Yesterday in Dublin the annual general meeting of the religious vocations directors of Ireland took place. It is an important meeting for the organisation (Vocations Ireland) that represents these vocations personnel because it is intended to take a look at the activities of the last year and plans for the year ahead. It is also a significant event for a large group of religious women and men who have been entrusted with the task of promoting vocations for their respective orders to meet in a supportive environment to reflect and share. The meeting yesterday succeeded in these tasks.
However, there is a great need for a body such as Vocations Ireland to be more than an organisation that supports vocation directors and attends exhibitions throughout the country for the purpose of promotion. In fact, the group could do so much more and be at the forefront of breaking new ground regarding the question of new membership to religious orders in Ireland. One wonders, however, if there is enough energy and enthusiasm to do this.
Given the situation regarding vocations to priesthood and religious life in Ireland, there is a clear need for a vocations strategy. This blogger has been advocating this for some time and many have asked what such a strategy might look like. Below, then, are five possible and attainable goals that could be used to start a discussion regarding a national strategy for vocations in Ireland. Any strategic plan covers a defined period of time. A five year timeframe is appropriate here.
(1) Amalgamate the Conference of Diocesan Vocation Directors and Vocations Ireland and their resources. Having two large organisations managing vocations personnel in a country as small as Ireland is unnecessary. Unifying both bodies would give a stronger thrust to vocation promotion and would eliminate the fragmented and diffuse efforts of both entities.
(2) A key element of the strategy must include that each diocese and religious congregation appoint a named individual as vocation promoter/director. In doing so, each named indivuidual would have that portfolio on either a full-time basis or that it be the primary ministry above all others. Many congregations and dioceses in Ireland do not have named vocations personnel. In doing this, it would provide a strong witness to the church and to potential new members that vocations are taken seriously. There is strong evidence from various parts of the world that when congregations and dioceses invest human resources in vocation ministry that there is a greater possibility of attracting new vocations.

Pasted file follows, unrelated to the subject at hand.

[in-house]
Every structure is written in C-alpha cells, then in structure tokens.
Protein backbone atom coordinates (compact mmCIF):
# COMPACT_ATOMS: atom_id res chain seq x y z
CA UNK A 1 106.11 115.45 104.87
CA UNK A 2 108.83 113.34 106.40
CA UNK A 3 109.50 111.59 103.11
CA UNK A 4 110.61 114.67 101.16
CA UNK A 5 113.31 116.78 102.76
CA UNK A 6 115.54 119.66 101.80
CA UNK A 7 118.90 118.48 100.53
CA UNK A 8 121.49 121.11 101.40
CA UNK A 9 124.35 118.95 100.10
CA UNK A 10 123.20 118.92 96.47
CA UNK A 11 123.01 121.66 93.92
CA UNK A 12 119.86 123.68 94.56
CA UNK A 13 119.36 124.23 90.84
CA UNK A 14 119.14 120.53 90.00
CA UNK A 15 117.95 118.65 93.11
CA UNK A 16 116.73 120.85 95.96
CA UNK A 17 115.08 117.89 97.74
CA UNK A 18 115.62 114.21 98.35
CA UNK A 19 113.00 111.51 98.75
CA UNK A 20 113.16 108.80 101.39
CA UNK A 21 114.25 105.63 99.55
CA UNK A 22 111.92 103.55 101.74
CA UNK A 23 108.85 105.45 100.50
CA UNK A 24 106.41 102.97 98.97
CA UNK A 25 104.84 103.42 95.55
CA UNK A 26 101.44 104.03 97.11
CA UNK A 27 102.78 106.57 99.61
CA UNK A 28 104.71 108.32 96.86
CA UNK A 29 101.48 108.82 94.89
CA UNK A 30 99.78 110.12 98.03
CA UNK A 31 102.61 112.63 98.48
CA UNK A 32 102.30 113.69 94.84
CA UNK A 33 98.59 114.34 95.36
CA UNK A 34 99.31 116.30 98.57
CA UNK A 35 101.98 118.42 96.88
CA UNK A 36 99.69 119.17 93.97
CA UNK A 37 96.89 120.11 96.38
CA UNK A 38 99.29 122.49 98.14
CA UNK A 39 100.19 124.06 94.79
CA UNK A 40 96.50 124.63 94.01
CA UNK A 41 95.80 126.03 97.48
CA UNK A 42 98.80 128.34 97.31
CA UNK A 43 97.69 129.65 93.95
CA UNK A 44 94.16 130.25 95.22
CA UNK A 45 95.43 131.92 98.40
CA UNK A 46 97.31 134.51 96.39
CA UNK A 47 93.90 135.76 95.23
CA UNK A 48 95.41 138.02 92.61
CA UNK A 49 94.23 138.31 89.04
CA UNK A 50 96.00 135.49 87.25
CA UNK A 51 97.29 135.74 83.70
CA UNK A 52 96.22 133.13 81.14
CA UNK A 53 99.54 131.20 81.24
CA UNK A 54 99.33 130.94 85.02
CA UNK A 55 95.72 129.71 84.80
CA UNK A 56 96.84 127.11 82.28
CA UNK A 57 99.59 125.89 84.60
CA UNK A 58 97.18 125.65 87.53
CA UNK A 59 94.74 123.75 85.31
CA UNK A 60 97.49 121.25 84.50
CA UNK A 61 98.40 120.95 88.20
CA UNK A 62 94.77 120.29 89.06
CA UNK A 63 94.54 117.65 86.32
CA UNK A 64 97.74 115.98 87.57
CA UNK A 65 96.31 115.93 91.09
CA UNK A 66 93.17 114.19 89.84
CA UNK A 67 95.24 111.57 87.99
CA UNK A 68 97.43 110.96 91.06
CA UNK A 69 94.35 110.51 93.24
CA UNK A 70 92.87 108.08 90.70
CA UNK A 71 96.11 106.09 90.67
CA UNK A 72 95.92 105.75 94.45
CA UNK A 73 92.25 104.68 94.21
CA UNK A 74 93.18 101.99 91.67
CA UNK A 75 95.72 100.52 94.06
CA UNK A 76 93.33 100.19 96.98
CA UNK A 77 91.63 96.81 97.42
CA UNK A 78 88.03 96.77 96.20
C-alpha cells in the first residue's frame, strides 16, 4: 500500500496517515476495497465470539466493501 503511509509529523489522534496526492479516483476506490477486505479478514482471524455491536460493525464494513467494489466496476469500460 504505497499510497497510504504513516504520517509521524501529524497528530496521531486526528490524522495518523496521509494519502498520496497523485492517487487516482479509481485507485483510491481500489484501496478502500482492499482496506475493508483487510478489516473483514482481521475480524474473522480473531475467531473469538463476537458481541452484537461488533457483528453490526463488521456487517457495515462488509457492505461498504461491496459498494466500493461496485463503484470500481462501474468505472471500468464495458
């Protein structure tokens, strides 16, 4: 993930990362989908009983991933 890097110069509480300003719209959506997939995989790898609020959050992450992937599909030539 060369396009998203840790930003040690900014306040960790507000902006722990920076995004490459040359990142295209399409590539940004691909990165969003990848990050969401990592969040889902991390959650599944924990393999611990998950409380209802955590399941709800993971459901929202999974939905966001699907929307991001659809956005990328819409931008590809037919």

(3) Promote Vocation Awareness. A new streamlined vocation organisation as envisioned in (1) above could spearhead vocation awareness programmes and events. In Ireland much emphasis is placed on Vocations Sunday each year. This is good but haphazard and absolves many in vocations ministry from doing any other vocational work for the remainder of the year. Other countries successfully coordinate week-long and month-long initiatives to promote vocations on a national level. A co-ordinated and well resourced information facility by means of the use of social media and other such tools could fill a large information vacuum. With much goodwill and hard work, these could easily be achieved in Ireland.
(4) Develop a Pastoral Plan for Vocations. It is a sad fact that many who present themselves as candidates for seminary or novitiate programmes find a distinct lack of proper vocational or spiritual discernment or accompaniment. This demands that vocations personnel be encouraged or asked to achieve verifiable standards of practice in their ministry and that there be agreed standards that candidate can expect from vocations directors. The pastoral plan should take into account that candidates also be expected to demonstrate that they have completed sufficient modules of vocational discernment prior to making application to semianaries or houses of formation.
(5) Collaboration between the Episcopal Conference, Conference of Religious of Ireland and other relevant bodies. The thrust of the vocations strategy would demand real collaboration between the bishops, religious superiors and other interested parties. It is clearly in the interest of all these stakeholders to support a vocations strategy given that vocation numbers in Ireland have decreased significantly. It is becoming increasingly clear that a co-ordinated approach is the the preffered approach. In relation to this collaborative effort, it must be clear that the promotion of priestly and religious vocations is the single focus.
Overarching this five point strategic plan is the necessity of prayer. The failure or success of such an initiative would depend on the prayerful participation of everyone concerned.